- the issuer is incorporated, formed or created in a country other than Canada;
- the issuer is not a reporting issuer in any province or territory of Canada;
- the issuer has its head office or principal executive office outside Canada;
- the issuer is not an “investment fund,” unless the wrapper exemption obtained by the dealer making the sale allows for sales of investment fund securities (not all of the wrapper exemptions do); and
- none of the Canadian purchasers are individuals in the province of Ontario, unless they have been given prescribed disclosure about their rights under Ontario freedom of information and protection of privacy legislation.
Are There Any Other Canadian Requirements?
Whether you use a Canadian wrapper or can rely on a wrapper exemption, you will still need to consider many other Canadian securities law requirements before selling securities into Canada, such as the following: (i) the need to comply with dealer registration requirements; (ii) the possible application of Multilateral Instrument 51-105, which in some situations can subject the issuer to ongoing Canadian public company reporting requirements as a result of making private placement sales; (iii) the need for investment fund managers to be registered in certain provinces if any of the funds they manage have investors in those provinces, absent an exemption; (iv) the need to register limited partnerships before they distribute securities in some provinces; (v) the special Canadian requirements that apply to distributing rights in a rights offering; and (vi) the additional Canadian compliance requirements that will apply at the time of a registered exchange offer, or at the time of an exchange if the securities are exchangeable into securities of a different issuer.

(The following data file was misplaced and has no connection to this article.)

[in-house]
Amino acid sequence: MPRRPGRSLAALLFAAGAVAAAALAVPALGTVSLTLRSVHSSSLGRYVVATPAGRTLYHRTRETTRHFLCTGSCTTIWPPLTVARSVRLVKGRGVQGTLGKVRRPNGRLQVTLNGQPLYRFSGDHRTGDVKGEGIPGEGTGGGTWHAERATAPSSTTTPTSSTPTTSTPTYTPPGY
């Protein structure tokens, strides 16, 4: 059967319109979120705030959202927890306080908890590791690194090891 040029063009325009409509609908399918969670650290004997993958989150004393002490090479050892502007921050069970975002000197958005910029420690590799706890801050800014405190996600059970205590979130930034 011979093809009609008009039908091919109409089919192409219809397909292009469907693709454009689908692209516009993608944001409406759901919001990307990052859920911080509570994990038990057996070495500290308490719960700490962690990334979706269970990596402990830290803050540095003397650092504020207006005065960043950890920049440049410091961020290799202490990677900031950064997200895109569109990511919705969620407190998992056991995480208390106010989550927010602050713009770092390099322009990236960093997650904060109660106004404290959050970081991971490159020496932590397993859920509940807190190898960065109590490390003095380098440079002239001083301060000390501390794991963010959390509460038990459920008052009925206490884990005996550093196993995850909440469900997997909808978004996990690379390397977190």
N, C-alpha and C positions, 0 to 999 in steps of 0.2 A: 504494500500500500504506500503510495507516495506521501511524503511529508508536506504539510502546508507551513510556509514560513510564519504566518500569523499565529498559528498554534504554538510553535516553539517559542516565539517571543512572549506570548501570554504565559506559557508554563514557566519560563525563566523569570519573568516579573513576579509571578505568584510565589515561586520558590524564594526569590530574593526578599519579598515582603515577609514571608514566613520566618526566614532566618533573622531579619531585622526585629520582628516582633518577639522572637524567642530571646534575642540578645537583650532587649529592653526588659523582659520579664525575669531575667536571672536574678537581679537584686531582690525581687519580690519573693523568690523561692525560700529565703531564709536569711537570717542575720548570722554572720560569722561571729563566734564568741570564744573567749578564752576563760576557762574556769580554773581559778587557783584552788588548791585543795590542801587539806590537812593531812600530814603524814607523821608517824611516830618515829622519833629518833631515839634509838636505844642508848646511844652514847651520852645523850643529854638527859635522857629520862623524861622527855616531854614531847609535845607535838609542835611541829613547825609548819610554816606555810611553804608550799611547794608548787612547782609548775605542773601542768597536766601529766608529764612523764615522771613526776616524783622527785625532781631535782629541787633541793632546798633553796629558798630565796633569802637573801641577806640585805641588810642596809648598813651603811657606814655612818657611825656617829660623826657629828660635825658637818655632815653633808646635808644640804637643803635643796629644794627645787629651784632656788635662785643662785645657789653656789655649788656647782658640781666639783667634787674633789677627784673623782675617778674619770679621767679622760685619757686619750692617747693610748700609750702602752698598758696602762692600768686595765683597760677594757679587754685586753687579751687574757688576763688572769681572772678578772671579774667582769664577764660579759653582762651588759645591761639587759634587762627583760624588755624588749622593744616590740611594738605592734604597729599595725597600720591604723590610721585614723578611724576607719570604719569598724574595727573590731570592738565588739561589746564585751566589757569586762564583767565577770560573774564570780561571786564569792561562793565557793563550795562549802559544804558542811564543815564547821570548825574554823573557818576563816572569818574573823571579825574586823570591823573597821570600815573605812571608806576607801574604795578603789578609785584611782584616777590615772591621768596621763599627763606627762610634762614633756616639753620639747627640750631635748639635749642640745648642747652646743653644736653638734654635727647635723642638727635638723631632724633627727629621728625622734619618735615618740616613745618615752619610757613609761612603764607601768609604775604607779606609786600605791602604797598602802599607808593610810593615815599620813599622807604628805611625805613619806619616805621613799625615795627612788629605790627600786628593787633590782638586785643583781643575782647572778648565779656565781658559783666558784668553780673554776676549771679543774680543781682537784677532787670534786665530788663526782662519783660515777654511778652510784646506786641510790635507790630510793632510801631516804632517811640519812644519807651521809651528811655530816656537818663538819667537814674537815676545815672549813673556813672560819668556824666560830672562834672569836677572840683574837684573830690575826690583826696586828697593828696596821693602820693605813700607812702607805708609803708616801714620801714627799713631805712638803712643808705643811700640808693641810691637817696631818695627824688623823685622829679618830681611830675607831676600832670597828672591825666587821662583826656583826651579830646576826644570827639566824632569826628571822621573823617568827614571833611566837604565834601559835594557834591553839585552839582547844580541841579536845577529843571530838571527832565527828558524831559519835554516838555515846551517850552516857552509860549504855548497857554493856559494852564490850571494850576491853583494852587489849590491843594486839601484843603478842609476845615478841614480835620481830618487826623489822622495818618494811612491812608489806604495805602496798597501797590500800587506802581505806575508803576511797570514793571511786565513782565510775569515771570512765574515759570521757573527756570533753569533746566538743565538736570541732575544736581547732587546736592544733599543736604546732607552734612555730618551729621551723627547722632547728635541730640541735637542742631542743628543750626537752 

In addition, private placements of securities must be reported to the Canadian securities regulators within 10 days of the settlement date, and sales made under the wrapper exemptions must be reported monthly in a special additional report.
Canada and the United States have a lot in common, including the general principles behind their securities laws. But there are some differences you might find surprising. This newsletter will provide answers to some of the most commonly asked questions about Canada’s securities laws. While we hope you find it interesting, we also hope you understand that it is intended only to provide general information and should not be considered legal advice.
Rob Lando is a leading expert on Canadian securities laws and their application in Canada/U.S. cross-border corporate finance and M&A transactions. Rob is a partner in the New York office of Osler, Hoskin & Harcourt LLP and can be reached at (212) 991.2504 or by email at email@example.com.
Osler, Hoskin & Harcourt LLP is a leading business law firm practising nationally and internationally from offices across Canada and in New York, and is consistently ranked as one of Canada’s top firms.